1. The bilevel generative/discriminative classifier with WordNet-derived prior knowledge has good low-sample performance, showing both the feasibility of automatically interpreting the knowledge embedded in WordNet and the efficacy of the proposed algorithm.

  2. The bilevel classifier’s performance improves with increasing training sample size.

  3. Integrating generative prior into the discriminative classification framework results in better performance than integrating the same prior directly into the generative framework via Bayes’ rule.

  4. The bilevel classifier outperforms a state-of-the-art discriminative multitask classifier proposed by Evgeniou and Pontil multitask by taking advantage of the WordNet domain theory.

In order to evaluate the low-sample performance of the proposed classifier, four newsgroups from the 20-newsgroup dataset were selected for experiments: atheism, guns, middle east, and auto. Using these categories, thirty experimental setups were created for all the possible ways of assigning newsgroups to training and test tasks (with a pair of newsgroups assigned to each task, under the constraint that the training and test pairs cannot be identical)333Newsgroup articles were preprocessed by removing words which could not be interpreted as nouns by WordNet. This preprocessing ensured that only one part of WordNet domain theory was exercised and resulted in virtually no reduction in classification accuracy.. In each experiment, we compared the following two classifiers:

  1. Our bilevel generative-discriminative classifier with the knowledge transfer functions learned from the labeled training data provided for the training task (using 90% of all the available data for that task). The resulting prior was subsequently introduced into the discriminative classification framework via our approximate bilevel programming approach

  2. A vanilla SVM classifier which minimizes the regularized empirical risk:

    (5.1)
    (5.2)

Both classifiers were trained on 0.5% of all the available data from the test classification task444SeDuMi software [SturmSturm1999] was used to solve the iterative SOCP programs., and evaluated on the remaining 99.5% of the test task data. The results, averaged over one hundred randomly selected datasets, are presented in Figure 5.1, which shows the plot of the accuracy of the bilevel generative/discriminative classifier versus the accuracy of the SVM classifier, evaluated in each of the thirty experimental setups. All the points lie above the 45 line, indicating improvement in performance due to incorporation of prior knowledge via the bilevel programming framework. The amount of improvement ranges from 10% to 30%, with all of the improvements being statistically significant at the 5% level.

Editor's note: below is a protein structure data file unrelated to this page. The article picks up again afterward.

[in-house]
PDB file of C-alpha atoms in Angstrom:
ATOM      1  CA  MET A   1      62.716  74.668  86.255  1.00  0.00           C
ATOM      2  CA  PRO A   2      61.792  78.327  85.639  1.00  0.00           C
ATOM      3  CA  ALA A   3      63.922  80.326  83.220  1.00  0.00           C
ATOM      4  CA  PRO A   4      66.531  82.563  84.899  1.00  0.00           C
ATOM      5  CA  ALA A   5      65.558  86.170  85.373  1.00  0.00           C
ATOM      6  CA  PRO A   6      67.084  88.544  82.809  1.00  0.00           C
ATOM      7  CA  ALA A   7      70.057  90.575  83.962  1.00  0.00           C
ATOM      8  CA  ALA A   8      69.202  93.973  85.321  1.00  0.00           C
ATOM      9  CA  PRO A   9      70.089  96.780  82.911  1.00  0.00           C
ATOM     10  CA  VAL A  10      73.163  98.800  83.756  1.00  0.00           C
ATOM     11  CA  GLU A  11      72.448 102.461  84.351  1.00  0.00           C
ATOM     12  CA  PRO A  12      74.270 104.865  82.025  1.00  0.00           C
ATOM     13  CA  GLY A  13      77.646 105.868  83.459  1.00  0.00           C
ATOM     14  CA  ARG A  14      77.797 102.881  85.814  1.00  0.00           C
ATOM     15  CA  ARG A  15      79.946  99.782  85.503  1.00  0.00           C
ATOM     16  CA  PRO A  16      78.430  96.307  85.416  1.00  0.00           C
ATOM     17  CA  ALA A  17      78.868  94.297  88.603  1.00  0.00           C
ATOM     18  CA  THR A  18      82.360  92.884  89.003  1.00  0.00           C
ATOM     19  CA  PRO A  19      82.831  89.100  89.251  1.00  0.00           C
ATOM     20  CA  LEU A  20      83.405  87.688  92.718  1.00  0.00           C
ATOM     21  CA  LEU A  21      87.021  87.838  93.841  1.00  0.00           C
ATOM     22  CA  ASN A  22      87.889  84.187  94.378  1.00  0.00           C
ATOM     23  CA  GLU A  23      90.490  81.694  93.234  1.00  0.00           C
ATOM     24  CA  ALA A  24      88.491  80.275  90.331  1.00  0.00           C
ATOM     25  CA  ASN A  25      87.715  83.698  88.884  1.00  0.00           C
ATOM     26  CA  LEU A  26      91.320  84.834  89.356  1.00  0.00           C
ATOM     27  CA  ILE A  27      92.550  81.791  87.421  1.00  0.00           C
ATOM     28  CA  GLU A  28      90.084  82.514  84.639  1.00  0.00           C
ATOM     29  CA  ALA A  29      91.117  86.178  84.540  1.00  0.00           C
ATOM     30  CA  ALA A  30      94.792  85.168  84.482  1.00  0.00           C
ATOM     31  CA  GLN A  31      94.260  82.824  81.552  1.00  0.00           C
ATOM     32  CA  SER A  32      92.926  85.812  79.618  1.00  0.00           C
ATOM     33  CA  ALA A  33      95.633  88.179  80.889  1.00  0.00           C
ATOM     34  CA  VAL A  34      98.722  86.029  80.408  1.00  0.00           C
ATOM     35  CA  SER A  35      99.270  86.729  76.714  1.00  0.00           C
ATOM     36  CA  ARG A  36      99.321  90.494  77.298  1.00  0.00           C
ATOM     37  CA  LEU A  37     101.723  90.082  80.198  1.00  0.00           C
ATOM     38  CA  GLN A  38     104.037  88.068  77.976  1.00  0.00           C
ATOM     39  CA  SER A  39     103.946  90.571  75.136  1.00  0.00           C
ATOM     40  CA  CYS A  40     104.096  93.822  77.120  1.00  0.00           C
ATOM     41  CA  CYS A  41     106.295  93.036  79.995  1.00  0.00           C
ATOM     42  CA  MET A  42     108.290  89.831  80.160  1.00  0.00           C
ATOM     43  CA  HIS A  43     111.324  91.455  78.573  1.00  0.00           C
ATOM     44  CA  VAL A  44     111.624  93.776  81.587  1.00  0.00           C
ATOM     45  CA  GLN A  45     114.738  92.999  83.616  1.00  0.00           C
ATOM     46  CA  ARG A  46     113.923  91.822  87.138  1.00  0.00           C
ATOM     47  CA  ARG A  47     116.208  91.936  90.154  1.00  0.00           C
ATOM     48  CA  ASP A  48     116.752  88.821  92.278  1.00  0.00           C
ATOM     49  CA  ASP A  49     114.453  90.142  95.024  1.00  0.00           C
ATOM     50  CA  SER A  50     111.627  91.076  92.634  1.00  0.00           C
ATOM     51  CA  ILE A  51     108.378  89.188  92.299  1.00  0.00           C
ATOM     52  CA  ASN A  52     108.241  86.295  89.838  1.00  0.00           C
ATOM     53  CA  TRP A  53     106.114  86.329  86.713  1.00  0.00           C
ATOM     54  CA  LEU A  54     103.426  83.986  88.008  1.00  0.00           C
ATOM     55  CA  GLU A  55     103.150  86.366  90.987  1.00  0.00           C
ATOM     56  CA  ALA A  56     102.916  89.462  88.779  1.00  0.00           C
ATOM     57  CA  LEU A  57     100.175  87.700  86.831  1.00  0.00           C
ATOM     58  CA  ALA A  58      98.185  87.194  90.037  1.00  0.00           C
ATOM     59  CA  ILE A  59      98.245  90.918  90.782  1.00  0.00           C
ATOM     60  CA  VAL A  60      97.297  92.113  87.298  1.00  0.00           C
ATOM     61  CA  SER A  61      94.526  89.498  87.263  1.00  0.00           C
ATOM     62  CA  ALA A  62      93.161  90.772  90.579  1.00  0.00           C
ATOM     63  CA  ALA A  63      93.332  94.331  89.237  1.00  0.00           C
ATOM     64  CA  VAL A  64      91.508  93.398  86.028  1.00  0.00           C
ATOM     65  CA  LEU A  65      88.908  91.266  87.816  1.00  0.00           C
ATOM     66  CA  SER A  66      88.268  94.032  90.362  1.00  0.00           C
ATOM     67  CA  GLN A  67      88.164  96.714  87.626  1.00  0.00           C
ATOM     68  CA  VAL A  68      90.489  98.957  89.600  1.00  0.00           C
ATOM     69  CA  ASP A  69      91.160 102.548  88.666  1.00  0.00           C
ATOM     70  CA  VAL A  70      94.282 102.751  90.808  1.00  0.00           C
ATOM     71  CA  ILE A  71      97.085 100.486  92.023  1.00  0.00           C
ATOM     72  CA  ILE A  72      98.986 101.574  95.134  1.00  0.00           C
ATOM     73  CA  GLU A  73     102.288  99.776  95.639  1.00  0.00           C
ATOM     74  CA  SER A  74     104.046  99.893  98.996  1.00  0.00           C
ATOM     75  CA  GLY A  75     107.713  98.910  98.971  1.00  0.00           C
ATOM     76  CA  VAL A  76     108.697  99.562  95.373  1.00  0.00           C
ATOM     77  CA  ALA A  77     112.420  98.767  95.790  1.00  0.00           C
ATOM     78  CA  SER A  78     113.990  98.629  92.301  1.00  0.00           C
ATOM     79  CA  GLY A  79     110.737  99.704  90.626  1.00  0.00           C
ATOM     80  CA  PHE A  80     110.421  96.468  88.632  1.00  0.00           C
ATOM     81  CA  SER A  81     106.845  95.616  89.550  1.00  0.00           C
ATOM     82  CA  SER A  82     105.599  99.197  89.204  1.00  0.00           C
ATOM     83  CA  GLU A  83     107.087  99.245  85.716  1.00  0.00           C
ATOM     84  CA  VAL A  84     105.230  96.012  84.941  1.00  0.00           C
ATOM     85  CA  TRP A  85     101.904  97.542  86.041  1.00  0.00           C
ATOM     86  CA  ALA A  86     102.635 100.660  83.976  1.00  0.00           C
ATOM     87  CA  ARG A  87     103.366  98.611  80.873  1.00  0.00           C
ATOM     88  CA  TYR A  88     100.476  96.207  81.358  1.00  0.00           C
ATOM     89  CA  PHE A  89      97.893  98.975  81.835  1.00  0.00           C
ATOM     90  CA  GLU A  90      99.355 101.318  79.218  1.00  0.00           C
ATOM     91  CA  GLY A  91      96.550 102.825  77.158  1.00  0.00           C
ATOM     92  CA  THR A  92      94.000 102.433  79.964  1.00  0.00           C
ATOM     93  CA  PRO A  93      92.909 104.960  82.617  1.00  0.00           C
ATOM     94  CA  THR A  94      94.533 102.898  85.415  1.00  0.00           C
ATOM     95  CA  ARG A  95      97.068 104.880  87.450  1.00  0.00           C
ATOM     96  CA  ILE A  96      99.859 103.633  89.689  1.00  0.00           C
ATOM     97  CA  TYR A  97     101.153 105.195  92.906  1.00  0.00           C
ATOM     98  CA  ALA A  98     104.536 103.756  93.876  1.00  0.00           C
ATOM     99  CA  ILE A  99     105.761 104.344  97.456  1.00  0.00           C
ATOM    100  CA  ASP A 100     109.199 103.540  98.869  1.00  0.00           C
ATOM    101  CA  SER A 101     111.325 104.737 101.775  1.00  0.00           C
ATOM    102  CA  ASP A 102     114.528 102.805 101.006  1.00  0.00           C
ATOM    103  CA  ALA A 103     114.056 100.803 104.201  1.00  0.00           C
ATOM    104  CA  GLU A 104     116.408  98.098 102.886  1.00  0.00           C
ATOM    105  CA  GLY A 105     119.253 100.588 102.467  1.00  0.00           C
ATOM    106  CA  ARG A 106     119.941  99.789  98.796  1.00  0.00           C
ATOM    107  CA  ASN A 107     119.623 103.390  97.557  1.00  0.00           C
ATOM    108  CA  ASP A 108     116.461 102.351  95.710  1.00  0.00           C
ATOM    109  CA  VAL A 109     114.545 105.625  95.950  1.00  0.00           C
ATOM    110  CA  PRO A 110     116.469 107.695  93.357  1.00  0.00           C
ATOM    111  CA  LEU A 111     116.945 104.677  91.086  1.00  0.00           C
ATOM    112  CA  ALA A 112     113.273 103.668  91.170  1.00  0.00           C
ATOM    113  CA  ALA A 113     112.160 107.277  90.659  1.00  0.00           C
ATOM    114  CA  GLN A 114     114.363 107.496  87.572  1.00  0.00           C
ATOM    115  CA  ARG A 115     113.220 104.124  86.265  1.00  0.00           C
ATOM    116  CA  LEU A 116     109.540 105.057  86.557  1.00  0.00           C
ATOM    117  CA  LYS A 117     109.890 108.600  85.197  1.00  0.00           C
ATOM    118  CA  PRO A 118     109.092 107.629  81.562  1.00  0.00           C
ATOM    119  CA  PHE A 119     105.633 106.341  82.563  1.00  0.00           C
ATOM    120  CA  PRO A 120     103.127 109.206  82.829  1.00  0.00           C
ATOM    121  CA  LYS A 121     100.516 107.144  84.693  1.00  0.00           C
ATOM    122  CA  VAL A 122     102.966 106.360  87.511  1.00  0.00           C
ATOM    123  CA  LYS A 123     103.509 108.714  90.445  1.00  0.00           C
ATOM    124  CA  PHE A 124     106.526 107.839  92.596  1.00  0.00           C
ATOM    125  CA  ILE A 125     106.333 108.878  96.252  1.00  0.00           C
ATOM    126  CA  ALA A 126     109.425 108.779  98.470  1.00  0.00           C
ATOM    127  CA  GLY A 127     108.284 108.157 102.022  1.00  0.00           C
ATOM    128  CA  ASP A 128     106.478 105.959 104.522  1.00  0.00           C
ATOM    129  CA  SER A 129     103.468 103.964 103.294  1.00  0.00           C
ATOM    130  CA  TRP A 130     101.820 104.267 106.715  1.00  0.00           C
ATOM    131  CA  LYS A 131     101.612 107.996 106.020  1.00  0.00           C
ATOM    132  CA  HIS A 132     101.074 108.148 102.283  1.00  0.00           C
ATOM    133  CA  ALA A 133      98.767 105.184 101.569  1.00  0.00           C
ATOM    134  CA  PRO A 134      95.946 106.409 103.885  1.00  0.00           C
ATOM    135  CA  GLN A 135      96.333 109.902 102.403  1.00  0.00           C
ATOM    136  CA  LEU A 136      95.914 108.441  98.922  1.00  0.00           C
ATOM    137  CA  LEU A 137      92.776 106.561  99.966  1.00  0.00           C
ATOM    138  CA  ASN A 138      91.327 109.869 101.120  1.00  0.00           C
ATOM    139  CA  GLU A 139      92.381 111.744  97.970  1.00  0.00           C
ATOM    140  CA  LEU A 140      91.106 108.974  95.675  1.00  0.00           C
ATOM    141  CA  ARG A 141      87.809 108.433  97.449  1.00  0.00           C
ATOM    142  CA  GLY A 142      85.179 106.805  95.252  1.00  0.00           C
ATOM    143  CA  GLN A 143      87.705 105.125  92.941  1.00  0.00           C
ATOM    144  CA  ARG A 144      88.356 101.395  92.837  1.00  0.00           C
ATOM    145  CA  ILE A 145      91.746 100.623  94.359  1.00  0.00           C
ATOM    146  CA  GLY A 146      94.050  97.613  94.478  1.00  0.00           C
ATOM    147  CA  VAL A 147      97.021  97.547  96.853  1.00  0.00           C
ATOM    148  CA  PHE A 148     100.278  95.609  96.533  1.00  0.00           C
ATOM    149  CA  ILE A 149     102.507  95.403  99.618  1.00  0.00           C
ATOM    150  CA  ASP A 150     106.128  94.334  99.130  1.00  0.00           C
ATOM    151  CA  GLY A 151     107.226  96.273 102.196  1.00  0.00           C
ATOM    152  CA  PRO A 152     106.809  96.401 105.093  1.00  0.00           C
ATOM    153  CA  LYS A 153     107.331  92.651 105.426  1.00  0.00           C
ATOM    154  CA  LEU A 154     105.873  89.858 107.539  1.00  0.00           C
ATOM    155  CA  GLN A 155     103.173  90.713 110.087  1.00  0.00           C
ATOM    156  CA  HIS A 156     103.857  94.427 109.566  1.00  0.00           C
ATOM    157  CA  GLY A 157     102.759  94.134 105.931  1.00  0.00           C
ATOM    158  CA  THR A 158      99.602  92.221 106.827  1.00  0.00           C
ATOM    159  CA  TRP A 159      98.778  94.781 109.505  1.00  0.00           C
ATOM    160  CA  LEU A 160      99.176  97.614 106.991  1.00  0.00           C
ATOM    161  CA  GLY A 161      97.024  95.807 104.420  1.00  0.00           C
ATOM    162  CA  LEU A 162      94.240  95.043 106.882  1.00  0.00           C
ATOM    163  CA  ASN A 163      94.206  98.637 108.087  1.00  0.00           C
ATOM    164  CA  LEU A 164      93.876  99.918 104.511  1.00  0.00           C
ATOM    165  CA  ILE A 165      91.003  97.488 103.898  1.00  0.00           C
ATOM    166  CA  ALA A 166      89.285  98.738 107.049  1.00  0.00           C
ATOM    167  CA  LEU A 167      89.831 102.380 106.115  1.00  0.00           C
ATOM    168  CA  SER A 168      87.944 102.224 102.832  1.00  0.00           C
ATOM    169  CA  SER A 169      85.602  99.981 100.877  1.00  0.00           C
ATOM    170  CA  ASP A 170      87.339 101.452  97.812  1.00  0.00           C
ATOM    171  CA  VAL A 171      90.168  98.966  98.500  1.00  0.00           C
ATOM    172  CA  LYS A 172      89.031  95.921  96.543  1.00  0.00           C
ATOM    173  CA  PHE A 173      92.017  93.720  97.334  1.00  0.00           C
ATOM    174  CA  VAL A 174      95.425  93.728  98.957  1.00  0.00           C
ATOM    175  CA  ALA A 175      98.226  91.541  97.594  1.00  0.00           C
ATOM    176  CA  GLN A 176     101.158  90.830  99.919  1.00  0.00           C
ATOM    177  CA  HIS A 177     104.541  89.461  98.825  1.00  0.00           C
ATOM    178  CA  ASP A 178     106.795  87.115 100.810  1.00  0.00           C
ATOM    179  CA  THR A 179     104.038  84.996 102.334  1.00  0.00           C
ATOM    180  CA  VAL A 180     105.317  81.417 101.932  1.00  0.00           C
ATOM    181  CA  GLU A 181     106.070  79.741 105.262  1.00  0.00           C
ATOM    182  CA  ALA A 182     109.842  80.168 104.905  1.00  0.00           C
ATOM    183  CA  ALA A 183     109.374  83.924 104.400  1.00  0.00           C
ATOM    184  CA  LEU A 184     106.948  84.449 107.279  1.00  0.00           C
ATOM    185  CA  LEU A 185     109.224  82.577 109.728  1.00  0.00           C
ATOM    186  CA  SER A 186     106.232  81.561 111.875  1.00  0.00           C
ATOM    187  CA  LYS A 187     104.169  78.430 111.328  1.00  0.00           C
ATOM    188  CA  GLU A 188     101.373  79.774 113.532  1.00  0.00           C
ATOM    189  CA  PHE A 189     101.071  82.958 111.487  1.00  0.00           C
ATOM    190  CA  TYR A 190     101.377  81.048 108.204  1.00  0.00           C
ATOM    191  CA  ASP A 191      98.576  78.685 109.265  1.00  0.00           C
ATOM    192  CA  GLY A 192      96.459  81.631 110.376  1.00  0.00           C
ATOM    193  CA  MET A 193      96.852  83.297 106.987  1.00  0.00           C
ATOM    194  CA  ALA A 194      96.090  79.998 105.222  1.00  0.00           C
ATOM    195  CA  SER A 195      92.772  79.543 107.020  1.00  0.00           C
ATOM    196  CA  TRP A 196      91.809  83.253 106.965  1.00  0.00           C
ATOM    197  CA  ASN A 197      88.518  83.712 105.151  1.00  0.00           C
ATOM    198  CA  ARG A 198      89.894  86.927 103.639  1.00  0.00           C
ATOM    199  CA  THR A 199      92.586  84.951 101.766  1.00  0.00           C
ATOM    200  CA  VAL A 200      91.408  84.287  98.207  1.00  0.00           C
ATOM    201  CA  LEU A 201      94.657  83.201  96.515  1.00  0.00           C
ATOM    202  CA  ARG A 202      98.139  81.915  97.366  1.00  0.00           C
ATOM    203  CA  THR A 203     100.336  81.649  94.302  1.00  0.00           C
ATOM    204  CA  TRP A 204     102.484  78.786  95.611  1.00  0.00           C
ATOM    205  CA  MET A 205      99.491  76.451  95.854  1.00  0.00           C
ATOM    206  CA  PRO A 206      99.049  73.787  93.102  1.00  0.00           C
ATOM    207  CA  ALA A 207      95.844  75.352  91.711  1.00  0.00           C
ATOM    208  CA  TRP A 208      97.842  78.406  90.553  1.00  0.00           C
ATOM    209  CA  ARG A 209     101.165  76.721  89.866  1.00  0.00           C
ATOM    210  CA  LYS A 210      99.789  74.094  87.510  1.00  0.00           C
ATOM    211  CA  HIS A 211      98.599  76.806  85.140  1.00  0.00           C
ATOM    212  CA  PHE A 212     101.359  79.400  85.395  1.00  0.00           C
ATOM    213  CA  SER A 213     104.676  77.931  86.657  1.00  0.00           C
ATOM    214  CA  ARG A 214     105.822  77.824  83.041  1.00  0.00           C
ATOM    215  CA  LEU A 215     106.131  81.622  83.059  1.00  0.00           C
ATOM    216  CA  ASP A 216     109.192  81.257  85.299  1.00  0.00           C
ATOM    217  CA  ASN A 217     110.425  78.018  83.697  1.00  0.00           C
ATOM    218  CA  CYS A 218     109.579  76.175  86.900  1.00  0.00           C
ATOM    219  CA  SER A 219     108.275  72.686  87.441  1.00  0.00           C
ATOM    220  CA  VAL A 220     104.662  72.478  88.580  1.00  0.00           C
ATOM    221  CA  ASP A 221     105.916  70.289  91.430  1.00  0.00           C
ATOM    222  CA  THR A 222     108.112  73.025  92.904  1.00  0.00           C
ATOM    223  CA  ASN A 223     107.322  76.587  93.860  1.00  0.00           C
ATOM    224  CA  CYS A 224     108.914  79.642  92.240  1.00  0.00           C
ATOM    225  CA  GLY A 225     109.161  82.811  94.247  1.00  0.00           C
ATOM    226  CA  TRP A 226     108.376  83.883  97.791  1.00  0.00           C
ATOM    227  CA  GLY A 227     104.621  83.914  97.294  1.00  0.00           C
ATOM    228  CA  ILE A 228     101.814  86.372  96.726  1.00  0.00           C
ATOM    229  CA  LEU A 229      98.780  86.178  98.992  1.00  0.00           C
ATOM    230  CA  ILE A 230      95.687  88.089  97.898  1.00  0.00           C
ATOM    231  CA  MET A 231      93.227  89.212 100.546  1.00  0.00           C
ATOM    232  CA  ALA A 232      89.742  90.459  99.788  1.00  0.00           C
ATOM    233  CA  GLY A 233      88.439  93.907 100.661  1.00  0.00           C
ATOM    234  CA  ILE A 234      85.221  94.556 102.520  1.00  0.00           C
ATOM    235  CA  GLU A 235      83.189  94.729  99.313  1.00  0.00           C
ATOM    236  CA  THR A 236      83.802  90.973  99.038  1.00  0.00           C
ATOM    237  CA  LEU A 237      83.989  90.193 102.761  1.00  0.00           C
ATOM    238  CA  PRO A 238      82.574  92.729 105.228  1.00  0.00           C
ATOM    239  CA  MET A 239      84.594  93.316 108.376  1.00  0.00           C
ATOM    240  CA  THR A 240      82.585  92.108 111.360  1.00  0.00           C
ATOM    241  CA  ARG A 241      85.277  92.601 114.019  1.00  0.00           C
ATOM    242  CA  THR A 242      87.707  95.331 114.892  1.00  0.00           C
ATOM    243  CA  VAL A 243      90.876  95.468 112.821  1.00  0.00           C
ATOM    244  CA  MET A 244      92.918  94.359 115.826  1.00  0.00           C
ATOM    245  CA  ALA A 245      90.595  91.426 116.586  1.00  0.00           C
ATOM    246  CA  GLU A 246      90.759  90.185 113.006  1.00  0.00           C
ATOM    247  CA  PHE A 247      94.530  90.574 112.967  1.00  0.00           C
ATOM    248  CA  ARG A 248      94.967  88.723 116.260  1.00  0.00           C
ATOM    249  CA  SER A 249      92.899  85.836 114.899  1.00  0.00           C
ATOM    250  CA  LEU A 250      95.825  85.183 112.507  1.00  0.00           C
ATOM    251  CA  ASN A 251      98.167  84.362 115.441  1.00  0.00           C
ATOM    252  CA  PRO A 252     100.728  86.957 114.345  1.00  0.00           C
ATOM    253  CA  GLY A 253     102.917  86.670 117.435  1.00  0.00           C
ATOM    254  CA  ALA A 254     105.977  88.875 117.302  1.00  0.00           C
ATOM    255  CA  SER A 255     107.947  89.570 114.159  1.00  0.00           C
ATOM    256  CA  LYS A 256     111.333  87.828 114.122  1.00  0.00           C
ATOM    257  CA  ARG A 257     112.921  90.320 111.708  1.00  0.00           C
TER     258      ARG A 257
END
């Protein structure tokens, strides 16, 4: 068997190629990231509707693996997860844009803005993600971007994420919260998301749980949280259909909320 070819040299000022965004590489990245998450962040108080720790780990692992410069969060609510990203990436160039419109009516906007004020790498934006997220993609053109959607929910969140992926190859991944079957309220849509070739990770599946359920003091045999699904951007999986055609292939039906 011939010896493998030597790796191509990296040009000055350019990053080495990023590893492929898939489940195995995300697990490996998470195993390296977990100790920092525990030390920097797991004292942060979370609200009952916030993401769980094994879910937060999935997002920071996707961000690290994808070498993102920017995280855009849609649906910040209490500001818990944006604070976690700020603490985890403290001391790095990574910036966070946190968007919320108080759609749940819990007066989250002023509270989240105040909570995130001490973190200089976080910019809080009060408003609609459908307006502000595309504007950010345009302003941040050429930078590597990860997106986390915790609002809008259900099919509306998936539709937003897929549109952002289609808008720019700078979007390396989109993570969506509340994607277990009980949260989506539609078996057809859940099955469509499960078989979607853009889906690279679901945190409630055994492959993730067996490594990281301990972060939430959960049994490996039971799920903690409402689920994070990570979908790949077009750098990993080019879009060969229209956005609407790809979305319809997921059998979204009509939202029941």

The next experiment was conducted to evaluate the effect of increasing training data (from the test task) on the performance of the system. For this experiment, we selected three newsgroups (atheism, guns, and middle east) and generated six experimental setups based on all the possible ways of splitting these newsgroups into unique training/test pairs. In addition to the classifiers 1 and 2 above, the following classifiers were evaluated:

  1. A state-of-the art multi-task classifier designed by Evgeniou and Pontil multitask. The classifier learns a set of related classification functions for classification tasks training task, test task given data points for each task by minimizing the regularized empirical risk:

    (5.3)
    (5.4)
    (5.5)

    The regularization constraint captures a tradeoff between final models being close to the average model and having a large margin on the training data. 90% of the training task data was made available to the classifier. Constant was chosen, and was selected from the set to optimize the classifier’s performance on Experiment 1 (for the training task: atheism vs. guns, test task: guns vs. mideast, see Figure 5.2) after observing .05% of the test task data (in addition to the training task data).

  2. The LDA classifier described in Section 2 trained on 90% of the test task data. Since this classifier is the same as the bottom-level generative classifier used in the bilevel algorithm, its performance gives an upper bound on the performance of the bottom-level classifier trained in a generative fashion.

1) Train:atheism vs. guns Test:guns vs. mideast 2) Train:atheism vs. guns Test:atheism vs. mideast 3) Train:guns vs. mideast Test:atheism vs. guns 4) Train: guns vs. mideast Test:atheism vs. mideast 5) Train: atheism vs. mideast Test:guns vs. mideast 6) Train: atheism vs. mideast Test:atheism vs. guns